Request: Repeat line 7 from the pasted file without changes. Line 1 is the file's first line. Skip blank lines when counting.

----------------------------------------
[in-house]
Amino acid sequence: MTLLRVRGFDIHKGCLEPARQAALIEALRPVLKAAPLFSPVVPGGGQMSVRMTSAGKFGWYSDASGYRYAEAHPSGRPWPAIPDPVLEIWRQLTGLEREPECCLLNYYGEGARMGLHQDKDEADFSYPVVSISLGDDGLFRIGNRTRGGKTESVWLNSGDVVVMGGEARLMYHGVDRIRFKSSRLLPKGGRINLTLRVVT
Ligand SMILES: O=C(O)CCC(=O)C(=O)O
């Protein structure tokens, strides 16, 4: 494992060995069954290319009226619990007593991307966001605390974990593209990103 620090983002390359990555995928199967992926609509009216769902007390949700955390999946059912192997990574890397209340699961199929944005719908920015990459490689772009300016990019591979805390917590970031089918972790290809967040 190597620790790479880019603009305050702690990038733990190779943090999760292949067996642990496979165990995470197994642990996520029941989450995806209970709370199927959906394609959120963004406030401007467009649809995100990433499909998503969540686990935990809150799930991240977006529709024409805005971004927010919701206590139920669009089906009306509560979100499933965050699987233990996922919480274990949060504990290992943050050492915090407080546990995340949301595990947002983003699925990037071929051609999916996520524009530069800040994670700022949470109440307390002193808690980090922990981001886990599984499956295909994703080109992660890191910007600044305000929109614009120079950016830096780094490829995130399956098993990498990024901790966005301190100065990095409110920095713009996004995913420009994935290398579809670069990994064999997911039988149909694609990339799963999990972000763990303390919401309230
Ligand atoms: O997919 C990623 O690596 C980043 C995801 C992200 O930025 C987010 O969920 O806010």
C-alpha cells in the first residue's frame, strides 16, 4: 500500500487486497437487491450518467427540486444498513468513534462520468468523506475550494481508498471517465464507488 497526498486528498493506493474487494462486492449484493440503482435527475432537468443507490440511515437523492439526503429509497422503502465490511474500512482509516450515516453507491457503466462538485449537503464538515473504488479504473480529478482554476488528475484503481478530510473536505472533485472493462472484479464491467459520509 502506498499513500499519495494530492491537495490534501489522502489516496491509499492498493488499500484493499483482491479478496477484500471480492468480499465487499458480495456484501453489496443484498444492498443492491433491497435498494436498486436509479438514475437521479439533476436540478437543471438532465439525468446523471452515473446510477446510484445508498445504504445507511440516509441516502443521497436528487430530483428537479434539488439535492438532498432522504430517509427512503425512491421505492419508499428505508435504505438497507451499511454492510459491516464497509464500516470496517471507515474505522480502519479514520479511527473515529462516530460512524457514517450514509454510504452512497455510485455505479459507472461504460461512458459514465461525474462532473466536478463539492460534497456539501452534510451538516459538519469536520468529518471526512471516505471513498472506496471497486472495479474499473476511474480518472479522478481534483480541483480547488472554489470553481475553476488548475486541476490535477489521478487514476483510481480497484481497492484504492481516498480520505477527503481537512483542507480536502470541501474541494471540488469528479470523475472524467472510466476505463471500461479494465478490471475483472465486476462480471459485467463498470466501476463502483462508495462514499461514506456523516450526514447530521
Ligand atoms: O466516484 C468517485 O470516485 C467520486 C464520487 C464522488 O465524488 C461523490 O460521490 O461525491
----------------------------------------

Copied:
Ligand atoms: O466516484 C468517485 O470516485 C467520486 C464520487 C464522488 O465524488 C461523490 O460521490 O461525491